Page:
The research on which this article is based was sponsored by The Brookings Institution. The author wishes to express his appreciation for their support and make clear that the views expressed are his own.
In June 1971, a month before Henry Kissinger's secret trip to Peking, the United States lifted the trade and payments embargo that had been in effect on the Chinese People's Republic ever since 1949. The move followed a number of lesser measures of relaxation taken from 1969 onward, and of course set the stage for the Kissinger visit and President Nixon's trip in February 1972. In the Shanghai Communiqué, the two nations agreed "to facilitate the progressive development of trade between their two countries."
Roughly four years after these dramatic events, it is a good time to take stock of the trade aspect of the Sino-American relationship. For it has followed a course few, if any, would have predicted in 1971. On the import side, to be sure, there has been the slow and gradual upward trend that seemed logical, from both political and economic standpoints, for the trade pattern as a whole. But U.S. exports to China have been a different story, rising much more rapidly in 1973 and 1974 than anyone had forecast-so much so that America became, next to Japan, China's most important supplier. Then, in the current year of 1975, exports have been dropping back so sharply that it now looks as though total trade both ways will be less than half the levels of the two previous years. As shown in Table I, these divergent export and import trends have also produced very wide fluctuations in the Sino-American trade balance, which rises from a 2:1 ratio in our favor in 1972 to almost 12:1 in 1973 and then (based on current projections) reverts to less than 2:1 in 1975.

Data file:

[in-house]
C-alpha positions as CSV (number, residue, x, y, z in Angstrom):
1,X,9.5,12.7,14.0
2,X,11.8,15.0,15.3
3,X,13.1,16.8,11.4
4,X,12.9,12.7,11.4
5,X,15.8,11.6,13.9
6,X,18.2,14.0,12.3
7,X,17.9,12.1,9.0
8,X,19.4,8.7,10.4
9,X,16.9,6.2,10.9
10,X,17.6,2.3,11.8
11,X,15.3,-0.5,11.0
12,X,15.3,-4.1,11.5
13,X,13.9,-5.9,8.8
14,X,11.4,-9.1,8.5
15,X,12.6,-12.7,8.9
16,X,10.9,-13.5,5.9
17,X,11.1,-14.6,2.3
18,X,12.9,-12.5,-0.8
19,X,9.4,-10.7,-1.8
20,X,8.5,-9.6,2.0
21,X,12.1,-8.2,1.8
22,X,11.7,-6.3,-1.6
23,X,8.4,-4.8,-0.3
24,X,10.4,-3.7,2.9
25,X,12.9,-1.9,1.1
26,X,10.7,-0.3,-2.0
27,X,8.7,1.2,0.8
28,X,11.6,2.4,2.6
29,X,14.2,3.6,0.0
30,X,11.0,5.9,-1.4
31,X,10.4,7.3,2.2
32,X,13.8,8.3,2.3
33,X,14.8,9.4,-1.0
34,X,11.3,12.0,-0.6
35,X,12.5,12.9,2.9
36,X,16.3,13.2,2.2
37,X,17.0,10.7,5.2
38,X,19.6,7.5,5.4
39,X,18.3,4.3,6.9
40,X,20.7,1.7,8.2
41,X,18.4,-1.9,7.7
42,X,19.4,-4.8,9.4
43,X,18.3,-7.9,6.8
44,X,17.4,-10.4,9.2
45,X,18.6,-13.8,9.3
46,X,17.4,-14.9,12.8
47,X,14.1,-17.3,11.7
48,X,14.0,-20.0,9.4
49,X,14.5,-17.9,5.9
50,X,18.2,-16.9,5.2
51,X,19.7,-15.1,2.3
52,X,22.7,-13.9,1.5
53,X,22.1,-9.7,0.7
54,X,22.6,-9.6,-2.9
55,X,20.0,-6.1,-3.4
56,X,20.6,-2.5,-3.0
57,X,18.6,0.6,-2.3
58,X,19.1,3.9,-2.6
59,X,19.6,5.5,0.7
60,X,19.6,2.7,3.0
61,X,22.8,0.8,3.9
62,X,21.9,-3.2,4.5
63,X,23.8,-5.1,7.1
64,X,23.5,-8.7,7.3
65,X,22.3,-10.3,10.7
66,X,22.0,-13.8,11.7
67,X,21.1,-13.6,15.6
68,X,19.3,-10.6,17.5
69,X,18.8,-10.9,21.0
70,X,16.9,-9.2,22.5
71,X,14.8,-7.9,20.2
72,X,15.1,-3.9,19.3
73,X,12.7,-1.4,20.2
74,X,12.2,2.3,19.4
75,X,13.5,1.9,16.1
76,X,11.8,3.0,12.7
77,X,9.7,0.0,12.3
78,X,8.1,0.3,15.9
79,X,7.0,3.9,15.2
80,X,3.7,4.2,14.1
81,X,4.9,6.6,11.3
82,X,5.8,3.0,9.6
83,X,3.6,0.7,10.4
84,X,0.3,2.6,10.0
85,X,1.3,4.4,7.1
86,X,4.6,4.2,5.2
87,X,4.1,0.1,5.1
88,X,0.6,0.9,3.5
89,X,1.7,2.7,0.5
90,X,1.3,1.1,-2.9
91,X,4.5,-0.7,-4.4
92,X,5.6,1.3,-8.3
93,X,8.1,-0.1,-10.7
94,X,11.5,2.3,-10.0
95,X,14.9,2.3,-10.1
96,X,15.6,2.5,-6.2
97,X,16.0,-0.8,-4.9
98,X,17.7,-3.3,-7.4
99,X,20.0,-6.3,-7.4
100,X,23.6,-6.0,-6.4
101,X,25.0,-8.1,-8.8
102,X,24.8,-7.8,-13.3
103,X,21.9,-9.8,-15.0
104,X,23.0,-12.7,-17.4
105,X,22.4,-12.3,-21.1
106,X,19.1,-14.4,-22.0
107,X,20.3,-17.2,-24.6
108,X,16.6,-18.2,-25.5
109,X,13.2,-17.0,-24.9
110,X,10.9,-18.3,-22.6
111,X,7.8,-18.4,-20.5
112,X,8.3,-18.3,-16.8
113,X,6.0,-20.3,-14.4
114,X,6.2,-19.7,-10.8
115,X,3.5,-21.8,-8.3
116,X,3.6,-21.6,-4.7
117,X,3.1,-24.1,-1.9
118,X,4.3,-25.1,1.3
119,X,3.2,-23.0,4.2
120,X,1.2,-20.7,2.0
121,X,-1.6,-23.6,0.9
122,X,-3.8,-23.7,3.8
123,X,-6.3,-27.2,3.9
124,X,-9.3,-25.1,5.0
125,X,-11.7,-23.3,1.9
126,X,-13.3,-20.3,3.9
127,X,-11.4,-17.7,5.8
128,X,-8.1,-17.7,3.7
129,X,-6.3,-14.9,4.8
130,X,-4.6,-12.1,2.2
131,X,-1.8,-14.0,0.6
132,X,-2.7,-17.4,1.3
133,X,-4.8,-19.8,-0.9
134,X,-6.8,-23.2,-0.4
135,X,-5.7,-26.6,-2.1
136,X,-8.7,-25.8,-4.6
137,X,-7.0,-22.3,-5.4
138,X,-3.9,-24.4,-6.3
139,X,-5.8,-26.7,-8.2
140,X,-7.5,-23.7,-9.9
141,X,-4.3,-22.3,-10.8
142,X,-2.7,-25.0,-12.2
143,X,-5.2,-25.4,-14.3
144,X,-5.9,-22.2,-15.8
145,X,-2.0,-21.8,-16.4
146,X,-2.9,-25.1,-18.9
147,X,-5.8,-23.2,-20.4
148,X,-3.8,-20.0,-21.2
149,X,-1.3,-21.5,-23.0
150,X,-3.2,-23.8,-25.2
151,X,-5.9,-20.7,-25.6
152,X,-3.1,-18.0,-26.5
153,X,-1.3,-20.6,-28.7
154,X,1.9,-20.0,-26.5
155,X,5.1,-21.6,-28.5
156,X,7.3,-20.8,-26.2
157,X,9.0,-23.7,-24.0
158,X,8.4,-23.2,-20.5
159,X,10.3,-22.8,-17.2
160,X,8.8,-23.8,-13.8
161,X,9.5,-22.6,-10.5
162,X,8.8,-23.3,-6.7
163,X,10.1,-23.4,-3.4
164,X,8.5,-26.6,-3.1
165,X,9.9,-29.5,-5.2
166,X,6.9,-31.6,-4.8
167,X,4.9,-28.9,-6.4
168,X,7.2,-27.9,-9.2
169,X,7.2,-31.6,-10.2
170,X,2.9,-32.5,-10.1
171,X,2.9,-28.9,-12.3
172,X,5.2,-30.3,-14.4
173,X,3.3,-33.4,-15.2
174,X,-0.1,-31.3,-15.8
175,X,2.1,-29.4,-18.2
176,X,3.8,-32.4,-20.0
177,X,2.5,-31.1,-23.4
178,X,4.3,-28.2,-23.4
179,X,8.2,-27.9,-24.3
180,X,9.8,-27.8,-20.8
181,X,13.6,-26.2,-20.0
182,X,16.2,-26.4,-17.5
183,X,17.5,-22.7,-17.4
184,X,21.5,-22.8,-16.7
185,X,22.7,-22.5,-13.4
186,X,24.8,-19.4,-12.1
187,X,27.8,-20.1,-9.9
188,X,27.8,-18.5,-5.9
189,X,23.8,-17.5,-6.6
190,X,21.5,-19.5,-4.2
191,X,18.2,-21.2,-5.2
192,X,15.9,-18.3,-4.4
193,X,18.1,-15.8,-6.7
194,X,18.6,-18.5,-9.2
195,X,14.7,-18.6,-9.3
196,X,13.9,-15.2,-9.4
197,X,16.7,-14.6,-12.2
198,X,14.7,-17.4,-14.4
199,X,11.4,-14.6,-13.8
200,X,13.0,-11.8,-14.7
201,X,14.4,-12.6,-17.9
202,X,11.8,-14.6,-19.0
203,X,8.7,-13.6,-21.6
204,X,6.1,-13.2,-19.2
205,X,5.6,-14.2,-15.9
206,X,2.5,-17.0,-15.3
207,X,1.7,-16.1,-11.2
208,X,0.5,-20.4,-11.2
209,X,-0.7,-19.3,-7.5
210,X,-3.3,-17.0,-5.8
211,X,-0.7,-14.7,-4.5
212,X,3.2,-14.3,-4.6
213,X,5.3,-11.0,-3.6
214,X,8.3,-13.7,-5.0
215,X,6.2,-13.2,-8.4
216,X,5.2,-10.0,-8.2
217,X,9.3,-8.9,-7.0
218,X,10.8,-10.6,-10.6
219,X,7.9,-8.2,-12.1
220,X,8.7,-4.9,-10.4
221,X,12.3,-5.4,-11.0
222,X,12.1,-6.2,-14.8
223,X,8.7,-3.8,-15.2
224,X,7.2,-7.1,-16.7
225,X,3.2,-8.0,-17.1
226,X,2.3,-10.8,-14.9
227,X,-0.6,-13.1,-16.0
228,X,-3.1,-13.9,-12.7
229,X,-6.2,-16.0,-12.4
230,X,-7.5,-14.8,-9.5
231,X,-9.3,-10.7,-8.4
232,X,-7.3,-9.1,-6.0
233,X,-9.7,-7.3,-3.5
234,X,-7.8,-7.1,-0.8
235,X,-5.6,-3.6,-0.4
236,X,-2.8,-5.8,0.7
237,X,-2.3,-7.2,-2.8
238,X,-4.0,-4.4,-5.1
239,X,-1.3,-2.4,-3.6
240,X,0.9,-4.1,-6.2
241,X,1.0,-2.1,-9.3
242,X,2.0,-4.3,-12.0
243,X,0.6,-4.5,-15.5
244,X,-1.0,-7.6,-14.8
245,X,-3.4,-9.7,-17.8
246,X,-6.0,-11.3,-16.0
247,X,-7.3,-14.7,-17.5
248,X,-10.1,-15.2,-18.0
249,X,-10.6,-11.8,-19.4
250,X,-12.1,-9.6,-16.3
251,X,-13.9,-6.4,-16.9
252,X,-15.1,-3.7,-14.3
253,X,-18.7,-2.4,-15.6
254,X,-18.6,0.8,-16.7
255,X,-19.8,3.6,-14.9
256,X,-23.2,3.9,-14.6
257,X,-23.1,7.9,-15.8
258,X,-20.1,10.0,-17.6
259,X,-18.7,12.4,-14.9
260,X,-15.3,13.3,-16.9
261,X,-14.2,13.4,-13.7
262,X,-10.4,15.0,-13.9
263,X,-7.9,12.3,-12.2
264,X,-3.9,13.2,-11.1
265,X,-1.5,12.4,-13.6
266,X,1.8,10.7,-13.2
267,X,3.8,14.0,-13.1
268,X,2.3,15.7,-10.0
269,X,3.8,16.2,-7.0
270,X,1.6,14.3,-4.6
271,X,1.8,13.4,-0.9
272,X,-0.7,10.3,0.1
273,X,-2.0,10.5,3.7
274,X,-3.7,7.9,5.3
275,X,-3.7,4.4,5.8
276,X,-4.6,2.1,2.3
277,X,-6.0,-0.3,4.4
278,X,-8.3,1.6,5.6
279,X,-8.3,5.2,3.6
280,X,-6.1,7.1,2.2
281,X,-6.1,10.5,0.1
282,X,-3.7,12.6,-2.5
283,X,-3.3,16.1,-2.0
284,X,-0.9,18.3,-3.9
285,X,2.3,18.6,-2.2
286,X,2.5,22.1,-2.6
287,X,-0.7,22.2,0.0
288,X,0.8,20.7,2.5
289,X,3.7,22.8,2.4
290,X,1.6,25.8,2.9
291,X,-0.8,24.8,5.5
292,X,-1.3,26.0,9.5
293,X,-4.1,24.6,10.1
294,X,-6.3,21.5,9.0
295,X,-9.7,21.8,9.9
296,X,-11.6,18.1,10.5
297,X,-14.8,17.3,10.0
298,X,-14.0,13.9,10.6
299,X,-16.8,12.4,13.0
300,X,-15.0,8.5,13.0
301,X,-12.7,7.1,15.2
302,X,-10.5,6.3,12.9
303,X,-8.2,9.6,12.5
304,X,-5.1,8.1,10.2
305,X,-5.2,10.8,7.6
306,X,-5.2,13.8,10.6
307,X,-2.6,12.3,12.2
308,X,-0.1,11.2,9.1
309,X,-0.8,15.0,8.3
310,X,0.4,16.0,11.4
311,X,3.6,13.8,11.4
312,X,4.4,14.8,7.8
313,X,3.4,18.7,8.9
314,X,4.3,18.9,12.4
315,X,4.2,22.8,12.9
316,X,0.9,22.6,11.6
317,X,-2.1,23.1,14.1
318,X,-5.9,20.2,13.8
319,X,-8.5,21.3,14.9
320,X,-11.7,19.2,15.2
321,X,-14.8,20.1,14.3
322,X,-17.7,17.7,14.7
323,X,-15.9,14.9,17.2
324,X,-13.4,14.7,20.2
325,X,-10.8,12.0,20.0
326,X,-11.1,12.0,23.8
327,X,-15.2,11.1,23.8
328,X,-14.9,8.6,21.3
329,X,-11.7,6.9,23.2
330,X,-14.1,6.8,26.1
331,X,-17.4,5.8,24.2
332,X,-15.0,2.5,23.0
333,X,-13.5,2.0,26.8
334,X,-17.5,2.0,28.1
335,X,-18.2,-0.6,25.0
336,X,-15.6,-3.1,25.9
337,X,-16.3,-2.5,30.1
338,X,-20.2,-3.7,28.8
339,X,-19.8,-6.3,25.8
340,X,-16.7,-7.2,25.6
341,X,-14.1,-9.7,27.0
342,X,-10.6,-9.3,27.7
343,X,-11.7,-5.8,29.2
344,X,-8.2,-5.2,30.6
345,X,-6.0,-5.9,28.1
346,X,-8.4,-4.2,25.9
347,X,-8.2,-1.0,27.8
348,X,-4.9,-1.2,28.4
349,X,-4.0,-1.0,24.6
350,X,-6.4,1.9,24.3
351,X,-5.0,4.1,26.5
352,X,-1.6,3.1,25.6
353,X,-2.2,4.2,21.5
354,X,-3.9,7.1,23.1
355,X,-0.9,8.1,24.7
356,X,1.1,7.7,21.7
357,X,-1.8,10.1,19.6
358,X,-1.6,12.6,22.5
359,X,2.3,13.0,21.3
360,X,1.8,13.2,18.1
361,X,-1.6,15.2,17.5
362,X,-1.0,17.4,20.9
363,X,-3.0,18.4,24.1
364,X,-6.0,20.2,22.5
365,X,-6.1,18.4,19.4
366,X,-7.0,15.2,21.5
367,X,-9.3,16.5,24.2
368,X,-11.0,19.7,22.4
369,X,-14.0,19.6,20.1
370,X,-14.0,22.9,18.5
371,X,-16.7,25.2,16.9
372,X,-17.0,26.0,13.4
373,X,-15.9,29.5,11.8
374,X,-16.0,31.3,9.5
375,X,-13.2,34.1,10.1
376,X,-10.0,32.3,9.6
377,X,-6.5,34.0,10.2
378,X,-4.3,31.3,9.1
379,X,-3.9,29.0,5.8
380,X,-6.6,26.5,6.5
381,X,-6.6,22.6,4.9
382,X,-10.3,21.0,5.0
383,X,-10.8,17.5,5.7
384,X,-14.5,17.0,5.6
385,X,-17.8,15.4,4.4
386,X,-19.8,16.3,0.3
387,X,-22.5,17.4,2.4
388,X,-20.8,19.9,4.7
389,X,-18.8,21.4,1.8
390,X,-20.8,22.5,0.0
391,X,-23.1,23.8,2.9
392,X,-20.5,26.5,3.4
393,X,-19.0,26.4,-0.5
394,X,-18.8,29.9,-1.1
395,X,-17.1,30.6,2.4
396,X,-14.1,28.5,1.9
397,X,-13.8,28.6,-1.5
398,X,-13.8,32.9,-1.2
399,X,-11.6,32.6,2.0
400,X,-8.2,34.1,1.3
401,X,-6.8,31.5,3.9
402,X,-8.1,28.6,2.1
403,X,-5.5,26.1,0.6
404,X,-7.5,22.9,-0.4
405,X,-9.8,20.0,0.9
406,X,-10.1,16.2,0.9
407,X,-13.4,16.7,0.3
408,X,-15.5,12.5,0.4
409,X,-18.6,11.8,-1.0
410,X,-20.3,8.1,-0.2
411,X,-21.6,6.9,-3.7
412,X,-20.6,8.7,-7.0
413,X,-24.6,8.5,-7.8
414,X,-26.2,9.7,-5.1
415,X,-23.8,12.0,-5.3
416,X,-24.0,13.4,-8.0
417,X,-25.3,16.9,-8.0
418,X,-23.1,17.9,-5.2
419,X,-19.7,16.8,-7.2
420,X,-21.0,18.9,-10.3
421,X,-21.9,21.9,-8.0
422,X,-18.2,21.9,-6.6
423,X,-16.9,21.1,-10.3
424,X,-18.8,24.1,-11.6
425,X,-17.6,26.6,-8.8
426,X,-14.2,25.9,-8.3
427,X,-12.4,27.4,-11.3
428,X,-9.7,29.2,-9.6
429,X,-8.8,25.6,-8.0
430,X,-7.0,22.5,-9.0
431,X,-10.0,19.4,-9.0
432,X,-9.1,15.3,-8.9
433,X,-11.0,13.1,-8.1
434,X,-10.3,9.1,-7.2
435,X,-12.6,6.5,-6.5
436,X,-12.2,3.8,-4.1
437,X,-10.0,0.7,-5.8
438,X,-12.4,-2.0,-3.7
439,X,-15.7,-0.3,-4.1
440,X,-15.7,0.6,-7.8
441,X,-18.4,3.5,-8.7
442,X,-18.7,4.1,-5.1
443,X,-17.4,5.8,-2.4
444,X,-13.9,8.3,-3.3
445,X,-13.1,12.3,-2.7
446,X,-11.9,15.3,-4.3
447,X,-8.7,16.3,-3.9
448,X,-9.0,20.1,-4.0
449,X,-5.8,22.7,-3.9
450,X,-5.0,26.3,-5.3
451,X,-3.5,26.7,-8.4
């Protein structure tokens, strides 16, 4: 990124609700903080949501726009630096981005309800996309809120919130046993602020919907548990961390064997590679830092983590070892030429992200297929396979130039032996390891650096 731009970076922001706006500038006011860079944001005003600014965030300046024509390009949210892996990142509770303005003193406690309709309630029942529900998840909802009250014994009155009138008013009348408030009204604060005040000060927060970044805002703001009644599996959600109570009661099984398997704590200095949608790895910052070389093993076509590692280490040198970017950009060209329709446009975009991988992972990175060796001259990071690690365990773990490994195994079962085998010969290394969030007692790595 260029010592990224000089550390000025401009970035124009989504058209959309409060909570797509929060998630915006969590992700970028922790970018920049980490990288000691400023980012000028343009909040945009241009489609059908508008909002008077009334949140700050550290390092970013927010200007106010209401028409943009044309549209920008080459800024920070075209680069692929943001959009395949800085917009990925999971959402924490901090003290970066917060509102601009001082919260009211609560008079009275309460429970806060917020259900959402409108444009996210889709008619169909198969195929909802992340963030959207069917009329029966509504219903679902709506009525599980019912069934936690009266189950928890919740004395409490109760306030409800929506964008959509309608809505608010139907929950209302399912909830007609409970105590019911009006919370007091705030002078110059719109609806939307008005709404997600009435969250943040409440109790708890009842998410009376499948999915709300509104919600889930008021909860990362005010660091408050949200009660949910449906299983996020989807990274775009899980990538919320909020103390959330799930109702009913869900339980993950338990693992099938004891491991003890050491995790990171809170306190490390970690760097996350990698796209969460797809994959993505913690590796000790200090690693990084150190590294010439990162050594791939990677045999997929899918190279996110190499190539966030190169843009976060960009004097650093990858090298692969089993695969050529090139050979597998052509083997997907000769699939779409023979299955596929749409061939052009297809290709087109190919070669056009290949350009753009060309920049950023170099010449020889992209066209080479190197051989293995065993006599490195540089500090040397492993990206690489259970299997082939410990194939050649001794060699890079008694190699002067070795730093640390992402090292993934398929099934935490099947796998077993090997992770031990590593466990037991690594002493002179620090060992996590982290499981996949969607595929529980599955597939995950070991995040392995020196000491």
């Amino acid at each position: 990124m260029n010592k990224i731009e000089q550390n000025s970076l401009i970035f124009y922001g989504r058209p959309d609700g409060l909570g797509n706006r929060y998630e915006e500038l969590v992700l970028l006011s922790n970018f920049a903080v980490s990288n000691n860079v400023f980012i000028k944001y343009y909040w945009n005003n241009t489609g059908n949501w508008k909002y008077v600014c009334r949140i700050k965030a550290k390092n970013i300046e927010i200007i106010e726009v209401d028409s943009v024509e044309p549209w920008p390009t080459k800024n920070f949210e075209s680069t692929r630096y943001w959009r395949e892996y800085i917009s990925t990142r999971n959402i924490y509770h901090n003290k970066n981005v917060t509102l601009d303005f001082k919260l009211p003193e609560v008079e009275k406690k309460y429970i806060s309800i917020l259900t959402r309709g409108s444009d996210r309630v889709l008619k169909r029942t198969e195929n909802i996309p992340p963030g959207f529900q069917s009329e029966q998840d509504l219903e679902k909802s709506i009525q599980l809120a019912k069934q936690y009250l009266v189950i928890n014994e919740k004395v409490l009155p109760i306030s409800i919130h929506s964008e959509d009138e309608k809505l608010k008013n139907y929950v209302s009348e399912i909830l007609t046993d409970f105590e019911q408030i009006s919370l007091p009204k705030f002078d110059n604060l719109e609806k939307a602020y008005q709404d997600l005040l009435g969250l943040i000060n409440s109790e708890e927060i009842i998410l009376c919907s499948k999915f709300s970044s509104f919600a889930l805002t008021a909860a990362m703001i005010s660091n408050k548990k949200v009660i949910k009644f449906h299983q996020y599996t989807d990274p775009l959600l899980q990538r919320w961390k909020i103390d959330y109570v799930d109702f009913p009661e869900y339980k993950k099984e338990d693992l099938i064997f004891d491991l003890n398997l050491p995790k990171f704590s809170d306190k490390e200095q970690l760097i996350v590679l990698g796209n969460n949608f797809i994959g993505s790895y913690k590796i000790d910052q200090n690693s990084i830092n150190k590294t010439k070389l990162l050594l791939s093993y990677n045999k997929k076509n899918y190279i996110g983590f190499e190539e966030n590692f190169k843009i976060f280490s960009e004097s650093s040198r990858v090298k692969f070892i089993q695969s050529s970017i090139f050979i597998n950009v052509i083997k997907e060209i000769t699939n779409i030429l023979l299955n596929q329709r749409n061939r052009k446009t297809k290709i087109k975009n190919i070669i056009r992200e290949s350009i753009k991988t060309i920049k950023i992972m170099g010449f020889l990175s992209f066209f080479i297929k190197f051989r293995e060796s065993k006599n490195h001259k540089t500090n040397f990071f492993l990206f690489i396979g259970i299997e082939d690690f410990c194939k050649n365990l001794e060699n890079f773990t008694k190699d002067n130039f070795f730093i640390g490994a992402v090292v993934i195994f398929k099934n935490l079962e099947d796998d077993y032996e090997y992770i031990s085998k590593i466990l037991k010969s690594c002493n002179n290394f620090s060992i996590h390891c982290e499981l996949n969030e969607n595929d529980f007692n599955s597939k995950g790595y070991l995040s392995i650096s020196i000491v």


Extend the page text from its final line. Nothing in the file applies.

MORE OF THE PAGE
U.S.-CHINA TRADE, 1971-1975
(in millions of U.S. dollars)
1971 1972 1973 1974 1975
U.S. Exports 0.0 63.5 739.7 820.5 250
U.S. Imports 4.9 32.4 63.9 114.7 150
Total Trade Turnover 4.9 95.9 803.6 935.2 400
Why these drastic fluctuations? Are we seeing here the renewed impact of political factors,
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